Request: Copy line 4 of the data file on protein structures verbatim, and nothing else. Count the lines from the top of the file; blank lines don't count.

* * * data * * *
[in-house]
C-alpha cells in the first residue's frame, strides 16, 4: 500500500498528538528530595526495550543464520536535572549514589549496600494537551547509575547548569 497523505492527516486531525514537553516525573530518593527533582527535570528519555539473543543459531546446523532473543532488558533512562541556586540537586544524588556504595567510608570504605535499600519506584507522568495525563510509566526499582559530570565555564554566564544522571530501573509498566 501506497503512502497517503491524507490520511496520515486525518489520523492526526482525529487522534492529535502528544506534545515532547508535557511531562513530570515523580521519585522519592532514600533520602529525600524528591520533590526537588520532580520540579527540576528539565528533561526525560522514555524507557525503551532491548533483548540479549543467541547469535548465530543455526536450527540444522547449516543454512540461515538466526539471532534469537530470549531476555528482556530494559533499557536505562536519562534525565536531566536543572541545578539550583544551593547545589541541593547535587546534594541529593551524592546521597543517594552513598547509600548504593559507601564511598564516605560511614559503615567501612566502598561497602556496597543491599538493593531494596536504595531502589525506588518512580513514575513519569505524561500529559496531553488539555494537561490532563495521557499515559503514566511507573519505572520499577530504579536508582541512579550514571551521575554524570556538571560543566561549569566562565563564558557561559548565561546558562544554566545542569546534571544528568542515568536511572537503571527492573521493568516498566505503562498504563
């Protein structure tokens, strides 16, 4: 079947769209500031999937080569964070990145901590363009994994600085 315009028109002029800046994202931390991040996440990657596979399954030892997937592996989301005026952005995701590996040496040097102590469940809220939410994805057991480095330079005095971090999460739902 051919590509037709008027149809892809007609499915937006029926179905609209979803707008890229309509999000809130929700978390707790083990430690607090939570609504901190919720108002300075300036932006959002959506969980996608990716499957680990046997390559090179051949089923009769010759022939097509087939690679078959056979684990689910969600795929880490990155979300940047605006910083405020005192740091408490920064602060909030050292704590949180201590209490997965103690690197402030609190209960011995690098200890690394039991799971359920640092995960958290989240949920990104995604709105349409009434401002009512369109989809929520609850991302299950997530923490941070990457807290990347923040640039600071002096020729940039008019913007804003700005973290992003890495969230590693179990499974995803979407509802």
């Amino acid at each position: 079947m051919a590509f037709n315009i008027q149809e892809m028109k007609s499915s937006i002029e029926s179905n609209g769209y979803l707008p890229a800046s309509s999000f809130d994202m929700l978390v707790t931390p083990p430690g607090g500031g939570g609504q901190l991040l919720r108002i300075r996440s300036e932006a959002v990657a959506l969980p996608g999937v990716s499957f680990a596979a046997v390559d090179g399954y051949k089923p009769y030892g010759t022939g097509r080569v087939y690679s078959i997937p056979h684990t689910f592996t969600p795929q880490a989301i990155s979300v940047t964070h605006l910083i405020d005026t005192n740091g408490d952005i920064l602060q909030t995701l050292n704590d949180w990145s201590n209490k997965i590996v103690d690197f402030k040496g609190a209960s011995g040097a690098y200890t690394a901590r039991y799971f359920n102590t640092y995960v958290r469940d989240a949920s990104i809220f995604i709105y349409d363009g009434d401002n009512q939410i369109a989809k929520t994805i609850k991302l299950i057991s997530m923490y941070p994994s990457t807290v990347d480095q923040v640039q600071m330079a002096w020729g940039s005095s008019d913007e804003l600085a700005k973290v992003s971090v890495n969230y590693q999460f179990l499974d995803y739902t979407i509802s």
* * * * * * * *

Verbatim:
């Amino acid at each position: 079947m051919a590509f037709n315009i008027q149809e892809m028109k007609s499915s937006i002029e029926s179905n609209g769209y979803l707008p890229a800046s309509s999000f809130d994202m929700l978390v707790t931390p083990p430690g607090g500031g939570g609504q901190l991040l919720r108002i300075r996440s300036e932006a959002v990657a959506l969980p996608g999937v990716s499957f680990a596979a046997v390559d090179g399954y051949k089923p009769y030892g010759t022939g097509r080569v087939y690679s078959i997937p056979h684990t689910f592996t969600p795929q880490a989301i990155s979300v940047t964070h605006l910083i405020d005026t005192n740091g408490d952005i920064l602060q909030t995701l050292n704590d949180w990145s201590n209490k997965i590996v103690d690197f402030k040496g609190a209960s011995g040097a690098y200890t690394a901590r039991y799971f359920n102590t640092y995960v958290r469940d989240a949920s990104i809220f995604i709105y349409d363009g009434d401002n009512q939410i369109a989809k929520t994805i609850k991302l299950i057991s997530m923490y941070p994994s990457t807290v990347d480095q923040v640039q600071m330079a002096w020729g940039s005095s008019d913007e804003l600085a700005k973290v992003s971090v890495n969230y590693q999460f179990l499974d995803y739902t979407i509802s």